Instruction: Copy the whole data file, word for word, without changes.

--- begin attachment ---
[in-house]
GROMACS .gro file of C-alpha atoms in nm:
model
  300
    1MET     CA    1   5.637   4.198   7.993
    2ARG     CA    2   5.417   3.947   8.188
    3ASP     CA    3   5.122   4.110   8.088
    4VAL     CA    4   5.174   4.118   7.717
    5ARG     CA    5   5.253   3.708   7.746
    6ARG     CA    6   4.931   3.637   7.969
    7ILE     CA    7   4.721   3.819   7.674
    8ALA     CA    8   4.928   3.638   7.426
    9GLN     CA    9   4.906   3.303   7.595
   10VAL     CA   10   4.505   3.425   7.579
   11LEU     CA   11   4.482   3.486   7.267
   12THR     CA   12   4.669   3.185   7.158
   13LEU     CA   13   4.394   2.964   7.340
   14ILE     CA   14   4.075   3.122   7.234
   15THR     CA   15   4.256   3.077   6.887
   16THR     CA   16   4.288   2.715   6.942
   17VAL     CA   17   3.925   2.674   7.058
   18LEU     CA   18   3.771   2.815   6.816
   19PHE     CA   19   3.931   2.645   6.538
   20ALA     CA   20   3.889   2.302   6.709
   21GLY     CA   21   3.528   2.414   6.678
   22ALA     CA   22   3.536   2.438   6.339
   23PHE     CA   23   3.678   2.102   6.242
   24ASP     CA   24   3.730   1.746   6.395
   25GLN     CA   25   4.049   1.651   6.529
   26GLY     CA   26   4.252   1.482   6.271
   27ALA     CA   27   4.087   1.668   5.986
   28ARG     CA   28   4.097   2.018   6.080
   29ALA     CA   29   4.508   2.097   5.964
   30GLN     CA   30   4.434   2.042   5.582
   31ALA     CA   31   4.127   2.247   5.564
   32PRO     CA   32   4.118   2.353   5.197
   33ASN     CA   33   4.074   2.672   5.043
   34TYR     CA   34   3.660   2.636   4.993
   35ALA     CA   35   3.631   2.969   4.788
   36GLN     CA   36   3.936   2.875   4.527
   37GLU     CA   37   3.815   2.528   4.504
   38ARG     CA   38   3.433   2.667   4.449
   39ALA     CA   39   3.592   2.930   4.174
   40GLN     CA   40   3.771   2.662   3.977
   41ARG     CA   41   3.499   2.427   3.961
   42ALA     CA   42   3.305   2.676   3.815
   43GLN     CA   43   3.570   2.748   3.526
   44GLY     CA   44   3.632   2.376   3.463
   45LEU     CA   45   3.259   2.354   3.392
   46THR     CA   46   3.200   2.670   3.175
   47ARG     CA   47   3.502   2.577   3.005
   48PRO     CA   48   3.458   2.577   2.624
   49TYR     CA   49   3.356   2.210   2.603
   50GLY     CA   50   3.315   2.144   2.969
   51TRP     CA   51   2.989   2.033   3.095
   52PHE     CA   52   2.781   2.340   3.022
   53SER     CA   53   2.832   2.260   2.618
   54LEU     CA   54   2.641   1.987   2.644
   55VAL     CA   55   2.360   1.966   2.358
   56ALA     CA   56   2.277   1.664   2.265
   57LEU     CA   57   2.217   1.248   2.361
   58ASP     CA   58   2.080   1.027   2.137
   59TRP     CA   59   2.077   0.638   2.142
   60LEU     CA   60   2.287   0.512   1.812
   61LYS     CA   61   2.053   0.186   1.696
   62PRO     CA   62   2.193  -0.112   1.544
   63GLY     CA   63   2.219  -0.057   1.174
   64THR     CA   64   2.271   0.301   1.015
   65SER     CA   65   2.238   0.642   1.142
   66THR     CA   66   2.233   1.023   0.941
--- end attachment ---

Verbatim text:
[in-house]
GROMACS .gro file of C-alpha atoms in nm:
model
  300
    1MET     CA    1   5.637   4.198   7.993
    2ARG     CA    2   5.417   3.947   8.188
    3ASP     CA    3   5.122   4.110   8.088
    4VAL     CA    4   5.174   4.118   7.717
    5ARG     CA    5   5.253   3.708   7.746
    6ARG     CA    6   4.931   3.637   7.969
    7ILE     CA    7   4.721   3.819   7.674
    8ALA     CA    8   4.928   3.638   7.426
    9GLN     CA    9   4.906   3.303   7.595
   10VAL     CA   10   4.505   3.425   7.579
   11LEU     CA   11   4.482   3.486   7.267
   12THR     CA   12   4.669   3.185   7.158
   13LEU     CA   13   4.394   2.964   7.340
   14ILE     CA   14   4.075   3.122   7.234
   15THR     CA   15   4.256   3.077   6.887
   16THR     CA   16   4.288   2.715   6.942
   17VAL     CA   17   3.925   2.674   7.058
   18LEU     CA   18   3.771   2.815   6.816
   19PHE     CA   19   3.931   2.645   6.538
   20ALA     CA   20   3.889   2.302   6.709
   21GLY     CA   21   3.528   2.414   6.678
   22ALA     CA   22   3.536   2.438   6.339
   23PHE     CA   23   3.678   2.102   6.242
   24ASP     CA   24   3.730   1.746   6.395
   25GLN     CA   25   4.049   1.651   6.529
   26GLY     CA   26   4.252   1.482   6.271
   27ALA     CA   27   4.087   1.668   5.986
   28ARG     CA   28   4.097   2.018   6.080
   29ALA     CA   29   4.508   2.097   5.964
   30GLN     CA   30   4.434   2.042   5.582
   31ALA     CA   31   4.127   2.247   5.564
   32PRO     CA   32   4.118   2.353   5.197
   33ASN     CA   33   4.074   2.672   5.043
   34TYR     CA   34   3.660   2.636   4.993
   35ALA     CA   35   3.631   2.969   4.788
   36GLN     CA   36   3.936   2.875   4.527
   37GLU     CA   37   3.815   2.528   4.504
   38ARG     CA   38   3.433   2.667   4.449
   39ALA     CA   39   3.592   2.930   4.174
   40GLN     CA   40   3.771   2.662   3.977
   41ARG     CA   41   3.499   2.427   3.961
   42ALA     CA   42   3.305   2.676   3.815
   43GLN     CA   43   3.570   2.748   3.526
   44GLY     CA   44   3.632   2.376   3.463
   45LEU     CA   45   3.259   2.354   3.392
   46THR     CA   46   3.200   2.670   3.175
   47ARG     CA   47   3.502   2.577   3.005
   48PRO     CA   48   3.458   2.577   2.624
   49TYR     CA   49   3.356   2.210   2.603
   50GLY     CA   50   3.315   2.144   2.969
   51TRP     CA   51   2.989   2.033   3.095
   52PHE     CA   52   2.781   2.340   3.022
   53SER     CA   53   2.832   2.260   2.618
   54LEU     CA   54   2.641   1.987   2.644
   55VAL     CA   55   2.360   1.966   2.358
   56ALA     CA   56   2.277   1.664   2.265
   57LEU     CA   57   2.217   1.248   2.361
   58ASP     CA   58   2.080   1.027   2.137
   59TRP     CA   59   2.077   0.638   2.142
   60LEU     CA   60   2.287   0.512   1.812
   61LYS     CA   61   2.053   0.186   1.696
   62PRO     CA   62   2.193  -0.112   1.544
   63GLY     CA   63   2.219  -0.057   1.174
   64THR     CA   64   2.271   0.301   1.015
   65SER     CA   65   2.238   0.642   1.142
   66THR     CA   66   2.233   1.023   0.941